Jupiter images on film

Some of the best images of Jupiter taken using slide film are shown here. All images are shown inverted, with South on top and West on the right side. They all used the AO-2 adaptive optics system, and show nearly diffraction-limited images taken during moderately good seeing in San Diego, but when the planet was rather low in the sky. All of these images were taken with a 10" F/10 telescope, projected to F/140 with an eyepiece projection setup and a Minolta SRT-101 body. Fuji Velvia film was chosen; it has a relatively slow speed of ISO 50, but I think it has the best contrast and the finest grain of any of the slide films. To digitize the images, the slides were re-imaged using red, green, or blue light onto a CCD camera. Each individual exposure was gently processed with Berry's AIP program (unsharp masked), then merged with Johnston's Super-Tri program. The intent of the image processing was to keep as much detail as possible without distortion. The colors shown here are as realistic as possible! Since several steps were required to digitize the film, and then do flat-field processing on those images, and finally merge the images, they are only a fair representation of the original slides. The re-photographing of the slides brought out more grain, but since they were taken during a unique time in Jupiter's history, they are all shared here.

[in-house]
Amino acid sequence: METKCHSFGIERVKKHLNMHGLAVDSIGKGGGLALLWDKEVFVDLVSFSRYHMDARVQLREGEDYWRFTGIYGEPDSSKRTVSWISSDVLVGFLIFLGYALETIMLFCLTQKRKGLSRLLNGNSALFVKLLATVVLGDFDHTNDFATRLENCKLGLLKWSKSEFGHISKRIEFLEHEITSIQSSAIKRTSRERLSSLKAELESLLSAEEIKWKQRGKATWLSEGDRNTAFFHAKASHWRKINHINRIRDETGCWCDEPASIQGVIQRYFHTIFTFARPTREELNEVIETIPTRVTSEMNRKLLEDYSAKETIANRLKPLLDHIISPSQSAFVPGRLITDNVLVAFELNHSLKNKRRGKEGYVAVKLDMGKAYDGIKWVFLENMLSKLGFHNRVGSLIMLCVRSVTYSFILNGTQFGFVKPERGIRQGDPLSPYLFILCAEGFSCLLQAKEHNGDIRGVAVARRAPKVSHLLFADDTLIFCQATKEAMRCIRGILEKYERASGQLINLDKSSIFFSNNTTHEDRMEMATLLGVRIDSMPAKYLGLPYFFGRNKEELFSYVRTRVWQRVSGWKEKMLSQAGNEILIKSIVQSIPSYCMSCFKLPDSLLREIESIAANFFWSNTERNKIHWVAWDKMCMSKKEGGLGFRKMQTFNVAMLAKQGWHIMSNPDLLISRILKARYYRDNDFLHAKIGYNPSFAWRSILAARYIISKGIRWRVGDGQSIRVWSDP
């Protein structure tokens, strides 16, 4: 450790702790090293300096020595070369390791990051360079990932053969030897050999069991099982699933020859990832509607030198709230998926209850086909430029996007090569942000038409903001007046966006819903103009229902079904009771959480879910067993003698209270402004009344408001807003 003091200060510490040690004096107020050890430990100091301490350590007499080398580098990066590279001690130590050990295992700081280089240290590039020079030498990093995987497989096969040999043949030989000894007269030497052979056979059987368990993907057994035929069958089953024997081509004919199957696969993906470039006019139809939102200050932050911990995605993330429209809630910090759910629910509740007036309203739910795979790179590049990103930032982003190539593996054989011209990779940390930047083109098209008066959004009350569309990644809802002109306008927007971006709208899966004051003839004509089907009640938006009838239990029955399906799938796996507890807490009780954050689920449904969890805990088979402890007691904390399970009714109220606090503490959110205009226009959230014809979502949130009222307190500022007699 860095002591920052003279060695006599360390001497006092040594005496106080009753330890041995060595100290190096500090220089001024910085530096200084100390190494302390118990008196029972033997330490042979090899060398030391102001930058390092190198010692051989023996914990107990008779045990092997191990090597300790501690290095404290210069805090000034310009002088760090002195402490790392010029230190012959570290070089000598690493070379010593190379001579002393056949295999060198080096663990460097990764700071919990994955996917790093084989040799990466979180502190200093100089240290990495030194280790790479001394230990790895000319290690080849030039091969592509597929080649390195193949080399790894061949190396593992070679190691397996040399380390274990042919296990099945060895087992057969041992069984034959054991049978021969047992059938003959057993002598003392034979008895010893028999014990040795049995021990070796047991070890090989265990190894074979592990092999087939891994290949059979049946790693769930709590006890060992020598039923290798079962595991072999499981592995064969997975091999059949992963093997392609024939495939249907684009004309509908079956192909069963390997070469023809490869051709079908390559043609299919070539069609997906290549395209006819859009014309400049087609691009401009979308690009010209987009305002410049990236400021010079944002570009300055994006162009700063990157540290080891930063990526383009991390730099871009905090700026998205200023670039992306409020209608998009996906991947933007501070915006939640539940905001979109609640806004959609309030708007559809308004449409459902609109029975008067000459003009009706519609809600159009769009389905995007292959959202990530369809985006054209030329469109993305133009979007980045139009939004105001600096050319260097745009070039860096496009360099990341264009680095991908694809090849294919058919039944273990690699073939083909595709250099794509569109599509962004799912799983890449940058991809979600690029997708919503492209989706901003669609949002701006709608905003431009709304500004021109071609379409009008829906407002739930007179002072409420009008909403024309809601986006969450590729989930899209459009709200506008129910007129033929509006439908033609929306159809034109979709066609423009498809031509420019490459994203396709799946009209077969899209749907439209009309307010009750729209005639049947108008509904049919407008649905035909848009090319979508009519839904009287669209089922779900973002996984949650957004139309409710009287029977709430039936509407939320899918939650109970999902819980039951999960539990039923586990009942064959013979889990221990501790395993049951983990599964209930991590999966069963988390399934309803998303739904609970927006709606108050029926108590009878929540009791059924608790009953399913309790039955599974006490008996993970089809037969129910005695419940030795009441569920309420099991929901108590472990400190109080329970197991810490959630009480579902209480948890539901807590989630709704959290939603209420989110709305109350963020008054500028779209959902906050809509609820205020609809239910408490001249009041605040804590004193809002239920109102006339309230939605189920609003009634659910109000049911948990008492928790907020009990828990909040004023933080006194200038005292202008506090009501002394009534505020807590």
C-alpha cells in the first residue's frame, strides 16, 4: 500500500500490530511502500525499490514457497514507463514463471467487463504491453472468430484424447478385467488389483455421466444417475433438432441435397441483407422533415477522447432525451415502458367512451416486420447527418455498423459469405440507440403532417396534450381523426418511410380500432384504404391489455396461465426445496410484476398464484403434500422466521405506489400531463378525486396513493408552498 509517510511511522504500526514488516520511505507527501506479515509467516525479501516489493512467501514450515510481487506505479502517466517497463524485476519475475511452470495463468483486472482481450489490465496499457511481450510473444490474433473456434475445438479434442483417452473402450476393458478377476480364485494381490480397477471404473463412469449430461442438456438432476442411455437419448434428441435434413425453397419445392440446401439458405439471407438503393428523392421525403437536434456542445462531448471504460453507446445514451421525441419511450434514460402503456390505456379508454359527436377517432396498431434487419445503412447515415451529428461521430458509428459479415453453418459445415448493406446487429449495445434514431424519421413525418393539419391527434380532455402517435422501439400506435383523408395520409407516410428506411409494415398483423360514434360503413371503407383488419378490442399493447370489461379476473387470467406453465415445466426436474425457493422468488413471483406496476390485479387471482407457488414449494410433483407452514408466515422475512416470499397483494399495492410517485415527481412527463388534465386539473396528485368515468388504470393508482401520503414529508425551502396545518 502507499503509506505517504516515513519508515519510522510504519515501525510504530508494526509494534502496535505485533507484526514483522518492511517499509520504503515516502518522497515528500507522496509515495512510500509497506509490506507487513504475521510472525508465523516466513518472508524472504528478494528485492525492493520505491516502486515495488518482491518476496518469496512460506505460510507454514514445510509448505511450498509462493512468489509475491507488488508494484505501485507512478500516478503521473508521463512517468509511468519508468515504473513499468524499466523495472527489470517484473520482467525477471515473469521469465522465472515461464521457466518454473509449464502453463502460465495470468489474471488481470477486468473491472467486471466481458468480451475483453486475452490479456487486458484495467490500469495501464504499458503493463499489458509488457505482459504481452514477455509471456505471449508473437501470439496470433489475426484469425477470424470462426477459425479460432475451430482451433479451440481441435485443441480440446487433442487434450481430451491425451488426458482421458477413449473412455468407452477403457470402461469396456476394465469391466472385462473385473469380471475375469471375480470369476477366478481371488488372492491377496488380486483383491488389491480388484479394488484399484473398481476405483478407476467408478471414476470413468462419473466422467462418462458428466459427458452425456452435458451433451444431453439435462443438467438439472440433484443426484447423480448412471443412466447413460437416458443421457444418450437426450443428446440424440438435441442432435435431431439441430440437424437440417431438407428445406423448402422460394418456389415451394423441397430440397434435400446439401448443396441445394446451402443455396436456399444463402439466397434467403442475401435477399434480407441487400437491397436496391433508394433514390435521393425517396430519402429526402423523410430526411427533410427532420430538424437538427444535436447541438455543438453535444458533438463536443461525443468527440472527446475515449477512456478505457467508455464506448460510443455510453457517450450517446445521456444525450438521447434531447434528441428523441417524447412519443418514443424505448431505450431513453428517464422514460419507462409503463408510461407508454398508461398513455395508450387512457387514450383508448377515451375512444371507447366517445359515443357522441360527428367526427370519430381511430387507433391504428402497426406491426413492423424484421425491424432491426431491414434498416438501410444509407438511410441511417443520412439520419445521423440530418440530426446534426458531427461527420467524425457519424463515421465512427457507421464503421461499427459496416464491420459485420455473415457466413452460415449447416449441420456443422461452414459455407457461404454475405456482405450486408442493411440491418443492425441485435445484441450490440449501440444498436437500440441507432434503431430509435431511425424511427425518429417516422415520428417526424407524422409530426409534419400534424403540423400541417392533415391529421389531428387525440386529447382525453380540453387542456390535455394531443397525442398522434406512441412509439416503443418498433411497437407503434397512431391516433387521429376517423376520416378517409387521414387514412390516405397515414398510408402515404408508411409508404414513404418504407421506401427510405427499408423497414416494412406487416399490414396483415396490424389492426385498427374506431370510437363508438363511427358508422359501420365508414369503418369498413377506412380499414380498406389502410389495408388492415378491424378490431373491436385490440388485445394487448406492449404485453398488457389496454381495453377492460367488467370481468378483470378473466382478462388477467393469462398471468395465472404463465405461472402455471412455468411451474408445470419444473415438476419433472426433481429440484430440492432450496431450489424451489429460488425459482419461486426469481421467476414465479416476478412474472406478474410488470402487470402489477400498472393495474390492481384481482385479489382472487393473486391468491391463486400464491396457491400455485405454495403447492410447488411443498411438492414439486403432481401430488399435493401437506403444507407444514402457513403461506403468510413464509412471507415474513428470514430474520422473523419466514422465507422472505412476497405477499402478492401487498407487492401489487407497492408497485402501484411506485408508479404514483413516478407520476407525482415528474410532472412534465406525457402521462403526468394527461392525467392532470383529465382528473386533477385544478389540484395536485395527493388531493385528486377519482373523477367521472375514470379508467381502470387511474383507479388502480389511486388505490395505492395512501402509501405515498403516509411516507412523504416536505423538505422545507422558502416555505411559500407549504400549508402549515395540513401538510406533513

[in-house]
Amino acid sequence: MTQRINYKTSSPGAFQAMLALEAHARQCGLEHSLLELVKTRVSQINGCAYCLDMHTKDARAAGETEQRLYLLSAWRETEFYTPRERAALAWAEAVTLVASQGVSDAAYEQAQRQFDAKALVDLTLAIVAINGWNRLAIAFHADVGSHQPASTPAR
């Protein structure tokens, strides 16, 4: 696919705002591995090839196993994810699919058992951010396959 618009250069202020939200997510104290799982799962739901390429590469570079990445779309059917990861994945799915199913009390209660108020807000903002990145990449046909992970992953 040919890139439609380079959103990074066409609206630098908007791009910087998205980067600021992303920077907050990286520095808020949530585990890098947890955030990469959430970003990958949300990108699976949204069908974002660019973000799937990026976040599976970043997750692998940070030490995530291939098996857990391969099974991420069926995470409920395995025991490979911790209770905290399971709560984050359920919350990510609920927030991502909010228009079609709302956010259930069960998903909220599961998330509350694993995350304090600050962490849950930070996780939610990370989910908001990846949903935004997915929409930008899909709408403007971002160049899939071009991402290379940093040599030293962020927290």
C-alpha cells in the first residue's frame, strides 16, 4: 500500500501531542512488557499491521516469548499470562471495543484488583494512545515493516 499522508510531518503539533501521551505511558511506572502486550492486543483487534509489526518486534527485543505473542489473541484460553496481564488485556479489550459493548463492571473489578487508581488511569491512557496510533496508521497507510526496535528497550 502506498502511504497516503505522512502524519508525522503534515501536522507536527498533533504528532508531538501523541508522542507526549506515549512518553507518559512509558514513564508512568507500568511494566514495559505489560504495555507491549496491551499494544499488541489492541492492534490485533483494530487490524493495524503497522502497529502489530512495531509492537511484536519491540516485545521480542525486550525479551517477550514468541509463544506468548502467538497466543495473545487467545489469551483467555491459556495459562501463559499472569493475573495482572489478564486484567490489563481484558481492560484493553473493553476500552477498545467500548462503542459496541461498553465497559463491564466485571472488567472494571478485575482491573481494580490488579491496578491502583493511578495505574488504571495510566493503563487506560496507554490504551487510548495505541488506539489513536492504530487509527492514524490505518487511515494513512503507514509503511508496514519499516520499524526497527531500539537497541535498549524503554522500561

These photos were taken during the week of the Comet Shoemaker-Levy 9 collisions in 1994. Jupiter was low on the horizon (between 31° and 34° when the photos were taken), and the seeing was not good. The photos were taken as soon as the telescope was set up at dusk, and the seeing did not have a chance to improve as the planet set even lower.

Jupiter at 4:18 UT on July 22, 1994; a 28 second exposure. The largest impact areas are seen with lighter areas surrounding them. Some image deterioration is from the copying process from the slide to the digital format.

Jupiter at 4:27 UT on July 25, 1994; a 25 second exposure. The Great Red Spot is visible, for a good size comparison. Jupiter's central meridian was nearly the same as for the June 19 photos, which makes a good before-and-after comparison. Note the bright blue clouds near the center, making interesting contrasts.

Jupiter at 4:18 UT on July 26, 1996. With the other two images, this set shows all the major impact areas. The AO-2 allowed these great images to be taken even though the seeing was poor so close to the horizon.

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